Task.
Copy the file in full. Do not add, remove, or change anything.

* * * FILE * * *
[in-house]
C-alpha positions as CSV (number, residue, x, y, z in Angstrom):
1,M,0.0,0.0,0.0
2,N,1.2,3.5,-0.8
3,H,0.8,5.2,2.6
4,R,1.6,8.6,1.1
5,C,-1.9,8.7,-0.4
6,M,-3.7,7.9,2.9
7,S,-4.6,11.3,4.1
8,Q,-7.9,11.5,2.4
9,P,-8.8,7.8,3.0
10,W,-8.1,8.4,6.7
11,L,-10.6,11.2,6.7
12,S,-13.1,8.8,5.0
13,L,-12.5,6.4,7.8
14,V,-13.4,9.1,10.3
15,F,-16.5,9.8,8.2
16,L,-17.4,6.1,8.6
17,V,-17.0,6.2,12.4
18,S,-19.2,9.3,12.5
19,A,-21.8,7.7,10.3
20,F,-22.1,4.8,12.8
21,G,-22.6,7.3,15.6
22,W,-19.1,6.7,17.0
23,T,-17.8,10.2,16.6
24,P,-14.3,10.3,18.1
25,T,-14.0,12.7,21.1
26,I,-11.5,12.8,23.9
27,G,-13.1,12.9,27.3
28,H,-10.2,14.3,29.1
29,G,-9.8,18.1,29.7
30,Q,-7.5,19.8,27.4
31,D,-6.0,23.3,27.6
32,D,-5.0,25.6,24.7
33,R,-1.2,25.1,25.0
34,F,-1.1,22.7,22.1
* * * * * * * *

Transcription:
[in-house]
C-alpha positions as CSV (number, residue, x, y, z in Angstrom):
1,M,0.0,0.0,0.0
2,N,1.2,3.5,-0.8
3,H,0.8,5.2,2.6
4,R,1.6,8.6,1.1
5,C,-1.9,8.7,-0.4
6,M,-3.7,7.9,2.9
7,S,-4.6,11.3,4.1
8,Q,-7.9,11.5,2.4
9,P,-8.8,7.8,3.0
10,W,-8.1,8.4,6.7
11,L,-10.6,11.2,6.7
12,S,-13.1,8.8,5.0
13,L,-12.5,6.4,7.8
14,V,-13.4,9.1,10.3
15,F,-16.5,9.8,8.2
16,L,-17.4,6.1,8.6
17,V,-17.0,6.2,12.4
18,S,-19.2,9.3,12.5
19,A,-21.8,7.7,10.3
20,F,-22.1,4.8,12.8
21,G,-22.6,7.3,15.6
22,W,-19.1,6.7,17.0
23,T,-17.8,10.2,16.6
24,P,-14.3,10.3,18.1
25,T,-14.0,12.7,21.1
26,I,-11.5,12.8,23.9
27,G,-13.1,12.9,27.3
28,H,-10.2,14.3,29.1
29,G,-9.8,18.1,29.7
30,Q,-7.5,19.8,27.4
31,D,-6.0,23.3,27.6
32,D,-5.0,25.6,24.7
33,R,-1.2,25.1,25.0
34,F,-1.1,22.7,22.1